Ground gas can be generated by a variety of natural and man-made sources. Natural sources include organic soils like peat and alluvial deposits, whereas the landfill sites and made ground are the most common source of man-made ground gases.
The ground gases typically associated with both natural and anthropogenic gas sources include methane, carbon dioxide, carbon monoxide, and hydrogen sulphide.
Natural ground gas and landfill gas can be odorous, toxic, asphyxiating, flammable and explosive. Due to these potential hazards, sites that could be affected should be investigated to assess the risks and if necessary, remedial or counter measures implemented to manage the risk.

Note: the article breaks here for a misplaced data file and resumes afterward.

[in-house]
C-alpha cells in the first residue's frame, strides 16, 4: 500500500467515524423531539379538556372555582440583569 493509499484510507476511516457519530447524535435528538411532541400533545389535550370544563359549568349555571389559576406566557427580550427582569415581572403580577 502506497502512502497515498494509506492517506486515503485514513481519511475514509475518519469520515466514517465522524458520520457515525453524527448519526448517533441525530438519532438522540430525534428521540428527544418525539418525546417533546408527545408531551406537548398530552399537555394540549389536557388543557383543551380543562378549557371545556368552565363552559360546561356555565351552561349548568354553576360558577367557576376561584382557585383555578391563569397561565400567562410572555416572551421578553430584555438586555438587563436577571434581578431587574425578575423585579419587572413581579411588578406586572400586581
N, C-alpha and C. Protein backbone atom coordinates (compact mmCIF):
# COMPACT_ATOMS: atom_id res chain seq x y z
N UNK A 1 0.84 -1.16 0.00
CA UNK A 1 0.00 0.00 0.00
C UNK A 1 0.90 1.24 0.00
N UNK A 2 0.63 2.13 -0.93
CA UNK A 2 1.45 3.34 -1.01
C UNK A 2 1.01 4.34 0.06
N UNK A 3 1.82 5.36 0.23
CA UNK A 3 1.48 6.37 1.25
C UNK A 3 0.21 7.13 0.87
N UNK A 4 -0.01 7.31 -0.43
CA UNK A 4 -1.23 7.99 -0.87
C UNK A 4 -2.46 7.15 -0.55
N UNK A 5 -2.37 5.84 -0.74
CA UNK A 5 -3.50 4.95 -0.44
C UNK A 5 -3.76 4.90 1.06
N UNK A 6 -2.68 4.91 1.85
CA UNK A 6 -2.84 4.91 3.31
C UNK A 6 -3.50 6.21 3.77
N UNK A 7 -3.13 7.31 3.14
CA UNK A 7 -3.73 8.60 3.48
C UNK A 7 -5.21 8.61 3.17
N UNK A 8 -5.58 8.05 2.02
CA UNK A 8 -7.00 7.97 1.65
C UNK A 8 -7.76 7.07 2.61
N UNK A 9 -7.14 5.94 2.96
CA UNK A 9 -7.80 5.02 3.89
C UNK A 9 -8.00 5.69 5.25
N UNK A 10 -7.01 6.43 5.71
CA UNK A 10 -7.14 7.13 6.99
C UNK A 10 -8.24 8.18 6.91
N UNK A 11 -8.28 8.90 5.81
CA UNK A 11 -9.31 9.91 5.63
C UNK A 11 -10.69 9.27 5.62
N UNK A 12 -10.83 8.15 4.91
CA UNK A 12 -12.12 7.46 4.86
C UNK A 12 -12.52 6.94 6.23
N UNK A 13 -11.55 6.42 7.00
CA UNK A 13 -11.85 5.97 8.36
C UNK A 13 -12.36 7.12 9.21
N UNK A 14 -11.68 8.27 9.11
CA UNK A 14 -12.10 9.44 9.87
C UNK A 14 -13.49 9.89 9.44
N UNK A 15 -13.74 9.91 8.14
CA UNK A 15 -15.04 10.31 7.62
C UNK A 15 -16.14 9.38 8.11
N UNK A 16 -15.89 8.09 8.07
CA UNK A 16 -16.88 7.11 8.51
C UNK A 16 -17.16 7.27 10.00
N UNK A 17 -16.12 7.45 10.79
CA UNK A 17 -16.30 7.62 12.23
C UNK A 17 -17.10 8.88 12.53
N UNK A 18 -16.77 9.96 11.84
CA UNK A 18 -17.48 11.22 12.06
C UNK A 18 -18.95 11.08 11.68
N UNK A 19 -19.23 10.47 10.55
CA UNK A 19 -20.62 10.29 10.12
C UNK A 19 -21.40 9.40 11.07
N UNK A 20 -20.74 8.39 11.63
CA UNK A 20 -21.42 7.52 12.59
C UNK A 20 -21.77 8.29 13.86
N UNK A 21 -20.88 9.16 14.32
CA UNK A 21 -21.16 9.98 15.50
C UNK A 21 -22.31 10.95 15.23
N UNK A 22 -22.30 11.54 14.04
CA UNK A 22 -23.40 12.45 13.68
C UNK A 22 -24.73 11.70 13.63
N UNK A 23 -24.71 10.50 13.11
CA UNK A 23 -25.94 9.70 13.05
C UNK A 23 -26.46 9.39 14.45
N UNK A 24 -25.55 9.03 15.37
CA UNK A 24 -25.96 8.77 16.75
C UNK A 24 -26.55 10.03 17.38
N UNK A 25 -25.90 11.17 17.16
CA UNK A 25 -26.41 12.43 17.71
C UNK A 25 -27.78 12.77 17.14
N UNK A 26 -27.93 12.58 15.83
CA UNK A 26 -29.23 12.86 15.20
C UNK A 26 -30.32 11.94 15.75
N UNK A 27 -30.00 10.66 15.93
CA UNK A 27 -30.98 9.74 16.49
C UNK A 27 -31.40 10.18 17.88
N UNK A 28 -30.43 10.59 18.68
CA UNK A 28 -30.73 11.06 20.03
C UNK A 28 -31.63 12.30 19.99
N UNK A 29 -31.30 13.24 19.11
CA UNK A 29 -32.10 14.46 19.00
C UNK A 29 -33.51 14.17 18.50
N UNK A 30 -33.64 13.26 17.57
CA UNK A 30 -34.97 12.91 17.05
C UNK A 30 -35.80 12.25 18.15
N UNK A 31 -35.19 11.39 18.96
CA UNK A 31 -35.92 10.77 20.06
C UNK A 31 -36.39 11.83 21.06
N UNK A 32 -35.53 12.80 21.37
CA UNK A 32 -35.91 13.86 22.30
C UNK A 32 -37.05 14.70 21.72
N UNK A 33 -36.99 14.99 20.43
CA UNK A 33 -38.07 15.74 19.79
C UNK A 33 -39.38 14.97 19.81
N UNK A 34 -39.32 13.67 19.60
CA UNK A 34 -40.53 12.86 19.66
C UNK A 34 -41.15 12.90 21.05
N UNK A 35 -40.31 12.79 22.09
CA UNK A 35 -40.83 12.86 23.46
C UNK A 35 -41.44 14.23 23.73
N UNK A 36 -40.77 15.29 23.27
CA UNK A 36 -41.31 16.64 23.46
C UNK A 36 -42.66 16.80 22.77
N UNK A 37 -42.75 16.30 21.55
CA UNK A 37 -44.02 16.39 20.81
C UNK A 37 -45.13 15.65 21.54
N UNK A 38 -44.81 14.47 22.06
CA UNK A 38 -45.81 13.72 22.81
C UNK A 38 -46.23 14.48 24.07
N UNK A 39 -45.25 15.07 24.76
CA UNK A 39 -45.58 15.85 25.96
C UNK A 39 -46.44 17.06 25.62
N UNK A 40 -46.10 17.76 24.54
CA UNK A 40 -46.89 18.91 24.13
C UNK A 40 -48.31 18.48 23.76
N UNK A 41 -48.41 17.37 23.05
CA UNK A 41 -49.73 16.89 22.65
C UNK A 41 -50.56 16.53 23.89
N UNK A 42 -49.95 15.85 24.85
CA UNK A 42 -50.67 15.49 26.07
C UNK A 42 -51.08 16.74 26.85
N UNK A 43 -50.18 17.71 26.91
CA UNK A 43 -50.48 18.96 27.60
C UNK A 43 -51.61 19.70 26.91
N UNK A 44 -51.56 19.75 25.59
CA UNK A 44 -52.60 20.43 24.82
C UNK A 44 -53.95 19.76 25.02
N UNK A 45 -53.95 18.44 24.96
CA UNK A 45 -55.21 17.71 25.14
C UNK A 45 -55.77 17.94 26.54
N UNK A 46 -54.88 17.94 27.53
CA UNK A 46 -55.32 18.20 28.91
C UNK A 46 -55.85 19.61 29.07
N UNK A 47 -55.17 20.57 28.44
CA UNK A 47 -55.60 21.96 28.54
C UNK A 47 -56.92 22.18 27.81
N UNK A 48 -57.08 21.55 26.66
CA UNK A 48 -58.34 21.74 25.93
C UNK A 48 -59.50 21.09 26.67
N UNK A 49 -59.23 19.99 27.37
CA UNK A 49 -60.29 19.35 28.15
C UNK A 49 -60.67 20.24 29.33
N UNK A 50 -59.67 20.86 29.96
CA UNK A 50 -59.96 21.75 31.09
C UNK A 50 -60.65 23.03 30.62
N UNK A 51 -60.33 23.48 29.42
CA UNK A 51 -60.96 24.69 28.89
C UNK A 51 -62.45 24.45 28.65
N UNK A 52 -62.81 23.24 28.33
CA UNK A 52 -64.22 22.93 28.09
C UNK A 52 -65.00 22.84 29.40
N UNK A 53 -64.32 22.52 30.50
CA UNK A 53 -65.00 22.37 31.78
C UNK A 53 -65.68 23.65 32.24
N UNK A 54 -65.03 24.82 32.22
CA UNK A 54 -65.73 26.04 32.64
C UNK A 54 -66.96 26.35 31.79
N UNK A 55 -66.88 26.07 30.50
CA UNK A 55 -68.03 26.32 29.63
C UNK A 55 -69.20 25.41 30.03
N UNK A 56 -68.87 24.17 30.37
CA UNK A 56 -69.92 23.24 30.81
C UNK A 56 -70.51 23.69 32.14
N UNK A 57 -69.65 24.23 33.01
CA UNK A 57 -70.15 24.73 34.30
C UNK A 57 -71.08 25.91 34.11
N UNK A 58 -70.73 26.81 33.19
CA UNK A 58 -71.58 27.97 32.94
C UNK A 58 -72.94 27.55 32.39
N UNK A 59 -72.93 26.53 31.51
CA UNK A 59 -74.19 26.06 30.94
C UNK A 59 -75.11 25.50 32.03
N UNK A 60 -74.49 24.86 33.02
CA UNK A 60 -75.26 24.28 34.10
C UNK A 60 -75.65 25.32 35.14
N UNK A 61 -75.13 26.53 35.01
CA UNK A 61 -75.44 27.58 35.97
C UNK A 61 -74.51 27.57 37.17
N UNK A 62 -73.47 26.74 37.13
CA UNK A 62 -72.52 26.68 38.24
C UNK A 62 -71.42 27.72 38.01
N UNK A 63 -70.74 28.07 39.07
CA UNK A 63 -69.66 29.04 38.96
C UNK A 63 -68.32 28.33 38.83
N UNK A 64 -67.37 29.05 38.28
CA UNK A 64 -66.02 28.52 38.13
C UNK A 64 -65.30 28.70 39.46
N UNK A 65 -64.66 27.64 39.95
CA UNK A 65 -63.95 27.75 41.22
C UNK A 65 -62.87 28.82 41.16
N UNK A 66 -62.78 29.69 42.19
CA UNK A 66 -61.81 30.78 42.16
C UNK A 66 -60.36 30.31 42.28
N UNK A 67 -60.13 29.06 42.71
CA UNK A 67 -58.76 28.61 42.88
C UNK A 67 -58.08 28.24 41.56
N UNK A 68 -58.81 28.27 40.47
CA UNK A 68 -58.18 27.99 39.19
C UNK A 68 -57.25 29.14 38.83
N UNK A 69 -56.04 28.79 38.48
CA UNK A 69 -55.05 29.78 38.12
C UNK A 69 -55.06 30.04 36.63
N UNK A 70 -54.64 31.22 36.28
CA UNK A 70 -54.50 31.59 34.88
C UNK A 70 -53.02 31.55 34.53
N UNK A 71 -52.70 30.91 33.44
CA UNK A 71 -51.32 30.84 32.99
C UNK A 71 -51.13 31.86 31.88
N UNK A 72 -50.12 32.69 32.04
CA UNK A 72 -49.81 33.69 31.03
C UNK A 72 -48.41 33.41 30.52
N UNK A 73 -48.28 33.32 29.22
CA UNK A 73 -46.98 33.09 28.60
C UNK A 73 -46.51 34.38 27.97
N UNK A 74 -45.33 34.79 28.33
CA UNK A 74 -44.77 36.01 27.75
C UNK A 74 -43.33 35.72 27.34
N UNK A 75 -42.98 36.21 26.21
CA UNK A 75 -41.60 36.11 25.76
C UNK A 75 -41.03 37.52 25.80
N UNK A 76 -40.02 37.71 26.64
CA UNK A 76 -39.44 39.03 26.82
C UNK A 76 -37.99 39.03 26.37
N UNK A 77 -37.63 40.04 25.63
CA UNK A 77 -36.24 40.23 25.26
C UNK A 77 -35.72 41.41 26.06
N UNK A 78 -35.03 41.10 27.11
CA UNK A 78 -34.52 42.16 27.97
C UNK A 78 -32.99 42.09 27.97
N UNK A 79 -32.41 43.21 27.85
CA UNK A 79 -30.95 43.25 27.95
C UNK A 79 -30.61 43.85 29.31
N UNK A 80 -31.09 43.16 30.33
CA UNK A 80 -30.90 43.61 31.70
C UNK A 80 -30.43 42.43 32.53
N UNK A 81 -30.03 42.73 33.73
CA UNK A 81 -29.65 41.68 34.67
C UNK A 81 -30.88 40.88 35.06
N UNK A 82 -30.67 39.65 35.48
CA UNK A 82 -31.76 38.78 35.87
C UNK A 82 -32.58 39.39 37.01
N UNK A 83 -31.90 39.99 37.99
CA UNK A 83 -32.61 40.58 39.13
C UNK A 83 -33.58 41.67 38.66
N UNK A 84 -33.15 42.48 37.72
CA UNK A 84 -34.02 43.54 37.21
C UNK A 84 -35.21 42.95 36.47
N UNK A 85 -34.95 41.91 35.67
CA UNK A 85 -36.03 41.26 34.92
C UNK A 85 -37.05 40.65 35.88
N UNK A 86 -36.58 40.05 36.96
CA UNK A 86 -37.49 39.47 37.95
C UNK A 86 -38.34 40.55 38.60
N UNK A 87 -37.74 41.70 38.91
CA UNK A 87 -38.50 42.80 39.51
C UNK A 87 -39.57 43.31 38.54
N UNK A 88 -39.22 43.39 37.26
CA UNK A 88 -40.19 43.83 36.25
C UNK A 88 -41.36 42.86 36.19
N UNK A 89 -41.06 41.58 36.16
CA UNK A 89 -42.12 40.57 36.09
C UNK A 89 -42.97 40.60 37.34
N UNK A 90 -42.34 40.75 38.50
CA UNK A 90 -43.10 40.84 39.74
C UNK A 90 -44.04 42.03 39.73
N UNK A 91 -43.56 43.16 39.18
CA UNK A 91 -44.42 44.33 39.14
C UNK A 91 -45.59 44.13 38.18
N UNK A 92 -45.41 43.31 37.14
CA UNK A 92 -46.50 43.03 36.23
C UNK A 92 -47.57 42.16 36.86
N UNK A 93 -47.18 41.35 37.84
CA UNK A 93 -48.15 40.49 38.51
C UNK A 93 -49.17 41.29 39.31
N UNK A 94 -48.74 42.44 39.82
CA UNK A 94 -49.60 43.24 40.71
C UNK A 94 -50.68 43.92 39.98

If a risk from ground gas is identified, the design of the investigation will consider the installation of ground gas monitoring wells. A suitable number of monitoring visits, dependent on the identified level of risk and the proposed development, should be undertaken.
Ground gas levels can be affected by prevailing weather. Monitoring should be carried during periods of rising and falling barometric pressures to allow for assessment of the worst-case scenario.